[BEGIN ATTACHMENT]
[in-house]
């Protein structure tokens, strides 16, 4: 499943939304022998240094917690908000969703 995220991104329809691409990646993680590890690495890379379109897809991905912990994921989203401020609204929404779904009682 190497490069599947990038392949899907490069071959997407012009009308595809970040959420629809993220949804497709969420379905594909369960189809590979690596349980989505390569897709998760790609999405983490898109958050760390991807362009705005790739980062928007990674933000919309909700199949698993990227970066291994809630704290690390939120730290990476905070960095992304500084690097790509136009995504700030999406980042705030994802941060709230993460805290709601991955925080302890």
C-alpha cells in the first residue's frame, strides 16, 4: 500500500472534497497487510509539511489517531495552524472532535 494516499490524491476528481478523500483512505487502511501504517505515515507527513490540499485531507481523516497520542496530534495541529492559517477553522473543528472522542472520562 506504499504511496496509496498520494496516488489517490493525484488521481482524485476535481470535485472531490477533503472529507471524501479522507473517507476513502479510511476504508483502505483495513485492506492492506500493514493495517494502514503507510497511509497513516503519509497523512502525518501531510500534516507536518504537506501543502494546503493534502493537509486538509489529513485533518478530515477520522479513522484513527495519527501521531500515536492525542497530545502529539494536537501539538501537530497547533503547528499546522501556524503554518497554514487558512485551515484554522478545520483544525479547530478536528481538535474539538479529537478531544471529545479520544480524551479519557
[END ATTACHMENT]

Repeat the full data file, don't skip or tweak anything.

[in-house]
């Protein structure tokens, strides 16, 4: 499943939304022998240094917690908000969703 995220991104329809691409990646993680590890690495890379379109897809991905912990994921989203401020609204929404779904009682 190497490069599947990038392949899907490069071959997407012009009308595809970040959420629809993220949804497709969420379905594909369960189809590979690596349980989505390569897709998760790609999405983490898109958050760390991807362009705005790739980062928007990674933000919309909700199949698993990227970066291994809630704290690390939120730290990476905070960095992304500084690097790509136009995504700030999406980042705030994802941060709230993460805290709601991955925080302890």
C-alpha cells in the first residue's frame, strides 16, 4: 500500500472534497497487510509539511489517531495552524472532535 494516499490524491476528481478523500483512505487502511501504517505515515507527513490540499485531507481523516497520542496530534495541529492559517477553522473543528472522542472520562 506504499504511496496509496498520494496516488489517490493525484488521481482524485476535481470535485472531490477533503472529507471524501479522507473517507476513502479510511476504508483502505483495513485492506492492506500493514493495517494502514503507510497511509497513516503519509497523512502525518501531510500534516507536518504537506501543502494546503493534502493537509486538509489529513485533518478530515477520522479513522484513527495519527501521531500515536492525542497530545502529539494536537501539538501537530497547533503547528499546522501556524503554518497554514487558512485551515484554522478545520483544525479547530478536528481538535474539538479529537478531544471529545479520544480524551479519557